avkdg5.jpg
     
  11. Nov 1, 2013 #10

    TSny

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    In part (a) you are looking for B(r) for some radius r that is less than R. So, you chose an "Amperian" path that is a circle of radius r. You had to find the current inside the path, so you integrated J(r') over the area enclosed by the path of radius r. If r' is the integration variable, then you let r' go from 0 to r.

    In part (b) you want B(r) for R < r < Ra. So, now the path is outside the wire. So, think about the current enclosed by this path. You should see that no integration is needed here. (Of course you could integrate over the whole wire if you wanted to, but you already essentially did this in your first post when you were finding an expression for Jo.)
     
  12. Nov 1, 2013 #11

    TSny

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    In your last post where you set up the integral ∫dI for the whole wire, you should of course get an answer that represents the total current in the wire. This is given to be I, so your integral should reduce to I. The integral should be ##\int_0^R J(r')2\pi r'dr'##, but you set it up as ##\int_0^R J(r)2\pi r'dr'## where you used ##r## rather than ##r'## for the argument of ##J##.
     
  13. Nov 1, 2013 #12
    Ohh... So for part b since the current is just I and only the wire has that current my magnetic field should just be..

    B = (mu-knot * I ) / ( 2*pi*r)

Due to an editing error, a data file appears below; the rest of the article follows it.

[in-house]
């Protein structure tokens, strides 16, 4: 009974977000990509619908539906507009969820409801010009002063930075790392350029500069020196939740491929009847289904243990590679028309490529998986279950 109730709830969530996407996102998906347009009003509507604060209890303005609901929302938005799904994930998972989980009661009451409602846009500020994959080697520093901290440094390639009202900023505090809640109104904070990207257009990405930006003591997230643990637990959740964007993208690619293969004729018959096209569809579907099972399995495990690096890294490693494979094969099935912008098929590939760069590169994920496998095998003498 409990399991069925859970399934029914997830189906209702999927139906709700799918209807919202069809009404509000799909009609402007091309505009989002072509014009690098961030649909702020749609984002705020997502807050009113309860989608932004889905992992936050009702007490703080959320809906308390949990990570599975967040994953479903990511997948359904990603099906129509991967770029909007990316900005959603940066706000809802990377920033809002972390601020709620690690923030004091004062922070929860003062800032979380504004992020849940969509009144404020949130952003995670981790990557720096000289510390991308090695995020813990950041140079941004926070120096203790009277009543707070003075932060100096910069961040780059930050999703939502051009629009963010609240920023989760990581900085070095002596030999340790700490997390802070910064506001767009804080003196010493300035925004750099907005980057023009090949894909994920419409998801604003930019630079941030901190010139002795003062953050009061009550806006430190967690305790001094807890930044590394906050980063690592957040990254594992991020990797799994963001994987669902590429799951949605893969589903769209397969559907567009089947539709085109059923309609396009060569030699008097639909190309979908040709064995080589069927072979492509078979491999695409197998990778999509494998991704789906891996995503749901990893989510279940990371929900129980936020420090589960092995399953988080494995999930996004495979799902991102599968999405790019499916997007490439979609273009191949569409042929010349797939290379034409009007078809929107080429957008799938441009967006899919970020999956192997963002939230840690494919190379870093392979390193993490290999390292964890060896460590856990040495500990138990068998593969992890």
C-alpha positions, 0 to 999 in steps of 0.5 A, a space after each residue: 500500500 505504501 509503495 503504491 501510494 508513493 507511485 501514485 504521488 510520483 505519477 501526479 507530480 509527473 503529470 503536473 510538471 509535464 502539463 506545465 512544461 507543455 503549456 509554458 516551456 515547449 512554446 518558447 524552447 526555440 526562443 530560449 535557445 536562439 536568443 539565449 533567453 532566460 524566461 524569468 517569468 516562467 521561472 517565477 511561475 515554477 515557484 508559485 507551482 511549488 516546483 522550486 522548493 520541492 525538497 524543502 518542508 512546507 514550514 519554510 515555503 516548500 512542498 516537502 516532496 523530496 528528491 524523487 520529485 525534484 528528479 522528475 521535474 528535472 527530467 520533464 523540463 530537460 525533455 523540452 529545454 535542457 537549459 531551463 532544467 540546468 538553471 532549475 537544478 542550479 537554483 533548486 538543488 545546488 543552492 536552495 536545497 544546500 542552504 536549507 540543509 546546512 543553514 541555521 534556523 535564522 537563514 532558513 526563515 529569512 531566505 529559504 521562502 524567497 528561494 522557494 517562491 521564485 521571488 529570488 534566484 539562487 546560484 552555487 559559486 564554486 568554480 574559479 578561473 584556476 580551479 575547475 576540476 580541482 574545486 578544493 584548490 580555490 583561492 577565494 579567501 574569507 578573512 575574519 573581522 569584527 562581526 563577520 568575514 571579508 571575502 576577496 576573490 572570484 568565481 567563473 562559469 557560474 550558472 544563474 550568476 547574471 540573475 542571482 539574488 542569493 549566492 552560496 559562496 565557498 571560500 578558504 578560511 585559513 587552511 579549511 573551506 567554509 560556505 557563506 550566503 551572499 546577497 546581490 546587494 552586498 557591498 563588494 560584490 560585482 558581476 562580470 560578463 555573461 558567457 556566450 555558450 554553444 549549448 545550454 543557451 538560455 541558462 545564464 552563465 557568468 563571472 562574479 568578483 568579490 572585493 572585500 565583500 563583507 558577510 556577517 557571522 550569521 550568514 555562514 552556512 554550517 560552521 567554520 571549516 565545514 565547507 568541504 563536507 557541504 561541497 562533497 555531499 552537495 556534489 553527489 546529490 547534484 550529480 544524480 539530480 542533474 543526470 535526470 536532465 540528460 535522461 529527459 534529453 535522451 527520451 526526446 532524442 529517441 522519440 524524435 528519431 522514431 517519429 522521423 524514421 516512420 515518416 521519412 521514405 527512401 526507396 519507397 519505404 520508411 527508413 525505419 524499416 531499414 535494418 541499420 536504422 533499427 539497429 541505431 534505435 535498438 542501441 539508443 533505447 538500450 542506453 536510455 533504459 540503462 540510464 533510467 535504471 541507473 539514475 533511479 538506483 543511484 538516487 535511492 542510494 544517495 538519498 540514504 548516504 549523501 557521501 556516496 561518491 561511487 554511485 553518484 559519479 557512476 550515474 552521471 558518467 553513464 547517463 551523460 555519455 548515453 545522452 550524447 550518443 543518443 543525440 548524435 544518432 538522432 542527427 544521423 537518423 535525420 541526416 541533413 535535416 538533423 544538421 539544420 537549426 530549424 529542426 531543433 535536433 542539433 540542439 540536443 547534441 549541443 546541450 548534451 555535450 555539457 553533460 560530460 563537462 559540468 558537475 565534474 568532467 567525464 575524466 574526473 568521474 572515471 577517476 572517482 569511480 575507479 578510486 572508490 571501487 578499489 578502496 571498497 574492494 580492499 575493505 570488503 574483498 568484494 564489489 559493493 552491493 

14. Nov 1, 2013 #13

    TSny

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    Yes. That's it.
     
  15. Nov 1, 2013 #14
    Awesome! Now for part c, using the same logic as before the total current in the wire would just be I, and so I just need to find the distribution of I within the cylinder, which was found above. But this is what I have so far,

    2h71jd2.jpg
     
  16. Nov 1, 2013 #15

    TSny

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    Your first equation is correct if ##I_{cylinder}## is the part of the current in the cylinder that is enclosed in your dotted path and if ##I_{total}## is the total current in the cylinder. But remember, the total current in the cylinder is given to be ##I## (the same as in the wire).

    In your second equation, did you include the current in the wire?
     
  17. Nov 2, 2013 #16
    No I did not, I figured since the radius r is bigger than the wire, the current would've already been included in that I. To account for the current in the wire, do I just add in the current for the whole wire? Which is

    Mu-knot * I / 2 * pi * Rwire ??
     
  18. Nov 3, 2013 #17

    TSny

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    Yes. Whenever you use Ampere's law [itex]\oint \vec{B} \cdot d\vec{s} = \mu_0I_{enclosed}[/itex], the current on the right hand side is the total current passing through the path of integration that you are using on the left side.
     
  19. Nov 3, 2013 #18
    So my final answer for part C, since I am adding in the current of the wire my equation would be

    jj1ffk.jpg
     

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  20. Nov 3, 2013 #19

    TSny

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    Not quite. The very last term inside the brackets on the right is incorrect. Note how the first term in the brackets is dimensionless but the second term is not.

    Backing up to ##B 2\pi r = \mu_0 I_{enclosed}##, how would you express ## I_{enclosed}##?
     
  21. Nov 3, 2013 #20

    TSny

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    This expression is not the current due to the whole wire. Note that this expression does not have the correct dimensions for a current. It has the dimensions of a magnetic field.

    The current in the whole wire is given in the problem to be ##I##.